New York’s highest court recently handed down Ambac v. Countrywide, a decision that has major ramifications in the mergers and acquisitions (M&A) world. Once parties sign a merger or acquisition agreement, they share a common interest in ensuring that both parties comply with applicable laws, a process that requires legal communications with each other’s attorneys. Under the common interest doctrine, Delaware and the majority of federal circuits apply the attorney-client privilege to shield many of these communications from discovery. However, Ambac upset M&A attorneys’ reliance on the common interest doctrine by holding that parties to a merger waive their attorney-client privilege when they share legal advice with the other entity’s attorneys, unless the communications relate to pending or anticipated litigation. In addition to the M&A world, Ambac will have negative consequences for many business entities attempting to comply with the law on advice from counsel during major transactions. While a number of commentators have addressed the litigation requirement tangentially, there is currently no thorough evaluation of the state of this requirement, which has special relevance in the post-Ambac world. This Comment evaluates the history and purpose of the common interest doctrine and surveys the current state of the law across multiple jurisdictions. This Comment then argues that Ambac’s litigation requirement is contrary to the purpose of the attorney-client privilege—to encourage persons and entities to freely seek legal advice in order to comply with the law. Finally, this Comment urges the many jurisdictions with underdeveloped law on the common interest doctrine to reject Ambac’s restrictive litigation requirement.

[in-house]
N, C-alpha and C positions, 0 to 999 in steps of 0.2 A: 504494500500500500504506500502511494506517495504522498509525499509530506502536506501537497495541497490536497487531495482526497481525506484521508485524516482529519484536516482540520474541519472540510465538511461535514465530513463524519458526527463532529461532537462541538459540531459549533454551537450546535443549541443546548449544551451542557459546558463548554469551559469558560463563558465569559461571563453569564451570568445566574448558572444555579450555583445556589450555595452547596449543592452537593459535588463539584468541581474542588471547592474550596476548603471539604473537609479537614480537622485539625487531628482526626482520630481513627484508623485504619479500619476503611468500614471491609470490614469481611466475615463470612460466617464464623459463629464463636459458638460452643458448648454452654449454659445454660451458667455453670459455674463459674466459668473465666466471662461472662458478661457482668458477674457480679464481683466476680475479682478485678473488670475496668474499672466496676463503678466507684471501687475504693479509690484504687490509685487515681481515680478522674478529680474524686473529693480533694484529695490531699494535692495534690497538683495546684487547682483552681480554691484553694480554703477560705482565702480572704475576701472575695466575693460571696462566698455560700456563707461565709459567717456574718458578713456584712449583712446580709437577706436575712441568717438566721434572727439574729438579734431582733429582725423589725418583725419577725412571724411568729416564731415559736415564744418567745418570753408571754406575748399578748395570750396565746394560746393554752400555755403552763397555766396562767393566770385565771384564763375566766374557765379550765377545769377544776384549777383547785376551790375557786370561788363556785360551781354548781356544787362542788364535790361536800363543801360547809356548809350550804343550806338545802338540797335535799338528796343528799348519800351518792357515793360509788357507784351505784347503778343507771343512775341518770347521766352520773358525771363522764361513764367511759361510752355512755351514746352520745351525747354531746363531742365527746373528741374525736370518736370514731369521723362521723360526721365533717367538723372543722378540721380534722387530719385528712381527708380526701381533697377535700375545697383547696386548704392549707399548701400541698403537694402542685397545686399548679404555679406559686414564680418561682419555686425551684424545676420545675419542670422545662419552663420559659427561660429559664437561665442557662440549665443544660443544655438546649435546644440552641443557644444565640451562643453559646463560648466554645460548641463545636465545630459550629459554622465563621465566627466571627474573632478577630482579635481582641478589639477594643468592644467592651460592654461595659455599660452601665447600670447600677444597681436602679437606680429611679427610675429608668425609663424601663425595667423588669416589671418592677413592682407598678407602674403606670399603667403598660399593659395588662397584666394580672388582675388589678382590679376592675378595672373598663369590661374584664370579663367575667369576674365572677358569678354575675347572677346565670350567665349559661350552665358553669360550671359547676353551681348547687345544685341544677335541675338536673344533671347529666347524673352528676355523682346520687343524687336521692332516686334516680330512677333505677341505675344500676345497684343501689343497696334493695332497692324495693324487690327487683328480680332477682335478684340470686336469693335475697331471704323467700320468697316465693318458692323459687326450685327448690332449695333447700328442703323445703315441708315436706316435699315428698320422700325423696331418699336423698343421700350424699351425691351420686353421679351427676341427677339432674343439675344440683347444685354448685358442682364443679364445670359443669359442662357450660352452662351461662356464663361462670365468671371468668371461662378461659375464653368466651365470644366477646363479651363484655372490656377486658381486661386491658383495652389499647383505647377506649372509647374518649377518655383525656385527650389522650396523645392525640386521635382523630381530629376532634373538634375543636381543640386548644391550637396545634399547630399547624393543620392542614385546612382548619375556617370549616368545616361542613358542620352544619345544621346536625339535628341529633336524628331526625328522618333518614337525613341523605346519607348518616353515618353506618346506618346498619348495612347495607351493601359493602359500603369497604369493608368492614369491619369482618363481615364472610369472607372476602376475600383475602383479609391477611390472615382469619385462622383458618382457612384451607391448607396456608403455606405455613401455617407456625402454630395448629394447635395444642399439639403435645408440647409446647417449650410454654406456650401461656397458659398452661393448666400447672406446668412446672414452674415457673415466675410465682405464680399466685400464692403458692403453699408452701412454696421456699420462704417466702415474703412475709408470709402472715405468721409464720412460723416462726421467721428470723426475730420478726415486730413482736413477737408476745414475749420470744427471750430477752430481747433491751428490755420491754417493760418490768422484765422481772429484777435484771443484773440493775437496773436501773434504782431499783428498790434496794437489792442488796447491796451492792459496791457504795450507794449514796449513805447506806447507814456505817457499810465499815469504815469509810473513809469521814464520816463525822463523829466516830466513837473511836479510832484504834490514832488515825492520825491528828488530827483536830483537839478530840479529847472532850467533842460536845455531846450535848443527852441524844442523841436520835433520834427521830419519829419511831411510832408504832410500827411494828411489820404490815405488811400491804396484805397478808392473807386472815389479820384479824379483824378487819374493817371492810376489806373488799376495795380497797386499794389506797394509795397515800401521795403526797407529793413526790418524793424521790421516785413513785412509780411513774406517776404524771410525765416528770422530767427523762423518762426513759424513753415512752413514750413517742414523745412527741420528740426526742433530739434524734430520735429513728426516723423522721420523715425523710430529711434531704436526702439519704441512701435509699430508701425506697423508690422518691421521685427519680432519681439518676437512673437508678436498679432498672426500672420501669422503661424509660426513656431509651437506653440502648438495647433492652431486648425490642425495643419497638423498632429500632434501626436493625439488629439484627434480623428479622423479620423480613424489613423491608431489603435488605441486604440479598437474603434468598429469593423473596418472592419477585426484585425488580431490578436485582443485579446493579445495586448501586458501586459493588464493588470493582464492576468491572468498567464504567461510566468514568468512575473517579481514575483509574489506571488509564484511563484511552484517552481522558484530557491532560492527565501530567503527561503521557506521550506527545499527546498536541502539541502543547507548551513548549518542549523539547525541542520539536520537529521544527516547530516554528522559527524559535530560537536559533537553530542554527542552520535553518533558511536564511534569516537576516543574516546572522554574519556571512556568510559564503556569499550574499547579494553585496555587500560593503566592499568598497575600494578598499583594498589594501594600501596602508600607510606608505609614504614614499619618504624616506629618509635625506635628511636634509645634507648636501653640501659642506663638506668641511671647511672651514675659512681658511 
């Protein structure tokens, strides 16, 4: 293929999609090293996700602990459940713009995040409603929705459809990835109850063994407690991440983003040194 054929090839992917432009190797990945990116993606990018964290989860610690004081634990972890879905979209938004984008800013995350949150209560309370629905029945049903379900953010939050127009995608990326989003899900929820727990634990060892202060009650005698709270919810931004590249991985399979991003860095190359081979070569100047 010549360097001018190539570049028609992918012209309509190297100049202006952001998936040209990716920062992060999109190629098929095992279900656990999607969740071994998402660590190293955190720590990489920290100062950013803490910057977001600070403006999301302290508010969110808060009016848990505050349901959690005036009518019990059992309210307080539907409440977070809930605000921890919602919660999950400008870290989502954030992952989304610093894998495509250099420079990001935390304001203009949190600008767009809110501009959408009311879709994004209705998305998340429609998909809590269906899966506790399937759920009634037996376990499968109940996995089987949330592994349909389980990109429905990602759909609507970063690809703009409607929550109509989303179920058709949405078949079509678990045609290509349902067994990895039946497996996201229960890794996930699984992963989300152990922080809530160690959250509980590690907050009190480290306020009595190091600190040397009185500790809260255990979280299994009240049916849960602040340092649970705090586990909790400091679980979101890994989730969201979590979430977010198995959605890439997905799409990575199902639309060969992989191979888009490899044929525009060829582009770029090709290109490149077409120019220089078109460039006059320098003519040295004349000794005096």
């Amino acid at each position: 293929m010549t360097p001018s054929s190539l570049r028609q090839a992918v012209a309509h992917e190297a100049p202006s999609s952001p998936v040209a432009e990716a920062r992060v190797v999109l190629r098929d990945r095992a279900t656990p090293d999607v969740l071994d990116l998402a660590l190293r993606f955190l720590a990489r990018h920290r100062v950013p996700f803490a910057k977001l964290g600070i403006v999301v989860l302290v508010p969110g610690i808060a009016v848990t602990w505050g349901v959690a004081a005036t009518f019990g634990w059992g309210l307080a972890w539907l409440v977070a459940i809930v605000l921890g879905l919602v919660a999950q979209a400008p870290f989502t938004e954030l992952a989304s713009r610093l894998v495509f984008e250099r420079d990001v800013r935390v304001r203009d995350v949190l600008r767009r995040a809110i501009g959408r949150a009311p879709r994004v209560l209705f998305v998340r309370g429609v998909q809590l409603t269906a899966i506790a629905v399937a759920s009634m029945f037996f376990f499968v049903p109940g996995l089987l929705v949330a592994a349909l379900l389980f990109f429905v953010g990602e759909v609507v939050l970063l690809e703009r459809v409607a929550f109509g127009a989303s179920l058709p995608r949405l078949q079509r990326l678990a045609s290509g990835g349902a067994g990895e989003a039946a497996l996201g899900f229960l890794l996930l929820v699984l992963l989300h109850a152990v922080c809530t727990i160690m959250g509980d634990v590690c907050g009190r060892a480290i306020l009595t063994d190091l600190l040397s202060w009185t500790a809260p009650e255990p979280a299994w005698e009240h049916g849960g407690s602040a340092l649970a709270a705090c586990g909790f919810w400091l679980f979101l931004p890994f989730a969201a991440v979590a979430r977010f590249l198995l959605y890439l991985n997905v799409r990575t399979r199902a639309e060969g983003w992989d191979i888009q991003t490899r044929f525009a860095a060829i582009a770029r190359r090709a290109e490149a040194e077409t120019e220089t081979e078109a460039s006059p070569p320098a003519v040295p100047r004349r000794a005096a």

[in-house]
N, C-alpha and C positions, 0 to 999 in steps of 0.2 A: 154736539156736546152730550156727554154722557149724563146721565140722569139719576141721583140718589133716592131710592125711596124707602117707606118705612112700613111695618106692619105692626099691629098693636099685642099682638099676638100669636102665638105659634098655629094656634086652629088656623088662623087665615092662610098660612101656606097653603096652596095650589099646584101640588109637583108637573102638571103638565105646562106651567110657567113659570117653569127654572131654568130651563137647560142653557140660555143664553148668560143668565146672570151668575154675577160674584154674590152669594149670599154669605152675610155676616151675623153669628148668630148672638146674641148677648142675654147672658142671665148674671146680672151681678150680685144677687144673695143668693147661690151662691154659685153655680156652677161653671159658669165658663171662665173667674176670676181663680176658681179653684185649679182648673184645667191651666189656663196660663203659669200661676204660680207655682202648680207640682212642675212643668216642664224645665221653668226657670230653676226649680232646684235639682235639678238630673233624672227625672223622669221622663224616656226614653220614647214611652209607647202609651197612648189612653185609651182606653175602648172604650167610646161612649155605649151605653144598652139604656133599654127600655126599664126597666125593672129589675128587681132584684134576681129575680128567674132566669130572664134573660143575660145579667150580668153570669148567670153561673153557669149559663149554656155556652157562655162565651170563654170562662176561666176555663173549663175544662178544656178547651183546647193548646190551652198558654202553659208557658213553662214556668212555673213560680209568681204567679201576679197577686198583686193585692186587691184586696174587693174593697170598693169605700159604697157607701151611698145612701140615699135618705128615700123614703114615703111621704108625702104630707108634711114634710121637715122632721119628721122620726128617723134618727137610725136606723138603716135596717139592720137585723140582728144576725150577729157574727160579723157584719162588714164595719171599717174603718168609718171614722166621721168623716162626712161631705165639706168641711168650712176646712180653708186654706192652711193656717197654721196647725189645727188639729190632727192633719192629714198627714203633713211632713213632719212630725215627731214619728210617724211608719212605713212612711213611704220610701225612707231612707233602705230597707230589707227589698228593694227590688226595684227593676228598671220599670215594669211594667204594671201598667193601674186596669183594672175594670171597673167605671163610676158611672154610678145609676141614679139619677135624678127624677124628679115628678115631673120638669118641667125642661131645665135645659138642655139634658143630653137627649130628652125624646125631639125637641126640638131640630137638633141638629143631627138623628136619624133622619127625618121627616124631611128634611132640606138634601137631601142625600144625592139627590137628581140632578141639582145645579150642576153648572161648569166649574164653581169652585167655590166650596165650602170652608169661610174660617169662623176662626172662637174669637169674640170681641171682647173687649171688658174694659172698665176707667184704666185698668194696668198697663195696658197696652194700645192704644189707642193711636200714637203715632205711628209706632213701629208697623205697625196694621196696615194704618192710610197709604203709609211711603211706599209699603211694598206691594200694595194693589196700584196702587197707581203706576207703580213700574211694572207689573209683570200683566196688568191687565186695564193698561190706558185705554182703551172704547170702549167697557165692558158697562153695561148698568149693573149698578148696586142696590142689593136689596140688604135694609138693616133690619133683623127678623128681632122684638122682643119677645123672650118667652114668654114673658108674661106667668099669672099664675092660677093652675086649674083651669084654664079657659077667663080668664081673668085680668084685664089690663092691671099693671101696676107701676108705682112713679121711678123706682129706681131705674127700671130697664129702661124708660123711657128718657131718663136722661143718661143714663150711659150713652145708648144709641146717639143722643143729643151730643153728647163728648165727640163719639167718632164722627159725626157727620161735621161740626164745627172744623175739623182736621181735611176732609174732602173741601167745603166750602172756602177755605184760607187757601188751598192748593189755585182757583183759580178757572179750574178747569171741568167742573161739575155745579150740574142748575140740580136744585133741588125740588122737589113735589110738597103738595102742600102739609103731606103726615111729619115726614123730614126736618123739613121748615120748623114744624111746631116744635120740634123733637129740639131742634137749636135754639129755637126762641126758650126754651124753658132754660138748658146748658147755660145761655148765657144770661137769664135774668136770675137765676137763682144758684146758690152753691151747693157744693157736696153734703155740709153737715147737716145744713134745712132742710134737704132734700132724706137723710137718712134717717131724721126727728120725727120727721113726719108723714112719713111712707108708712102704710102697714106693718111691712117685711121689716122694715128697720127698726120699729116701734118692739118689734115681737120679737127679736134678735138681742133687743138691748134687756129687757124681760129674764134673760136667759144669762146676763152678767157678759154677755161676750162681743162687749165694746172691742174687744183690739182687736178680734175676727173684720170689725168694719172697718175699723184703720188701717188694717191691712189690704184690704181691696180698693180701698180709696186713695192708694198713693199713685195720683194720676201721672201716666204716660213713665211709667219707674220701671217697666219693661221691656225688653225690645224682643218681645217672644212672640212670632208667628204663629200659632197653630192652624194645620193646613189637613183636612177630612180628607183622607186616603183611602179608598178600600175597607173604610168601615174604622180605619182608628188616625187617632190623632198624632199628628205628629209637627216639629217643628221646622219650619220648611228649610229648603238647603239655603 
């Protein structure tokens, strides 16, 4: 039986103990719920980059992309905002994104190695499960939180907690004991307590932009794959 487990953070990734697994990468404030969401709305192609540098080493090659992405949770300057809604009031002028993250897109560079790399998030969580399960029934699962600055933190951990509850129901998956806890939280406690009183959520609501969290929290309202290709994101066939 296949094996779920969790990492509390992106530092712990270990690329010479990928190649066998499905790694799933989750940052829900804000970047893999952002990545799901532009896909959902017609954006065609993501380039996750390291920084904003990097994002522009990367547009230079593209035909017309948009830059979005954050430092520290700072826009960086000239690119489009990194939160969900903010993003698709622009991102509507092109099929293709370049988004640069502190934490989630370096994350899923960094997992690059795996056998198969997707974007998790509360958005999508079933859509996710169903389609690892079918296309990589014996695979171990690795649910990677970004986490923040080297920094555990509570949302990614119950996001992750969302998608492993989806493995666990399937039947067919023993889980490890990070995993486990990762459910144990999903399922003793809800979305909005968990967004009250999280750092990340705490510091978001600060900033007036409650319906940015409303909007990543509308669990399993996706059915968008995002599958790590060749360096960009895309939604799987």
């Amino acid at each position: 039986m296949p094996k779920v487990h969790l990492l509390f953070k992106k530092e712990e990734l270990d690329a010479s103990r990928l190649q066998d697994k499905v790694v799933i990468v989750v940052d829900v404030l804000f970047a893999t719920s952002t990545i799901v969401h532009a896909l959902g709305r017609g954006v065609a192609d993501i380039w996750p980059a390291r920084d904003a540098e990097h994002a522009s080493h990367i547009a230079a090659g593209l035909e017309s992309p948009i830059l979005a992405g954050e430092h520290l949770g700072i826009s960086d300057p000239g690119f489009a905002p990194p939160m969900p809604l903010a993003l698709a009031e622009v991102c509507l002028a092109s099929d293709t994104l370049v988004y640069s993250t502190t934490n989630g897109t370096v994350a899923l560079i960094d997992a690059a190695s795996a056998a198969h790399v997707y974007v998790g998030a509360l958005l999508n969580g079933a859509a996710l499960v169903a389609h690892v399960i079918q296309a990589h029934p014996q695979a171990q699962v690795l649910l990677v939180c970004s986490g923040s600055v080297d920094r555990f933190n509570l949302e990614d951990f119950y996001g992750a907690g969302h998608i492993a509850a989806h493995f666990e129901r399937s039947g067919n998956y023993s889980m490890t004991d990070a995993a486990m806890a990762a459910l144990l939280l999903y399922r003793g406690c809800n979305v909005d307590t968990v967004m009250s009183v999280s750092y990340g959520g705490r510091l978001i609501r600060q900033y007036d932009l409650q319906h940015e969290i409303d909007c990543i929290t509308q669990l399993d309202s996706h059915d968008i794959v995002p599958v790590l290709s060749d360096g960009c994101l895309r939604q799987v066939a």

Eric A. Franz,
Anything But Common: New York's "Pending or Anticipated Litigation" Limitation to the Common Interest Doctrine Creates More Problems Than It Solves,
92 Wash. L. Rev.
Available at: https://digitalcommons.law.uw.edu/wlr/vol92/iss2/9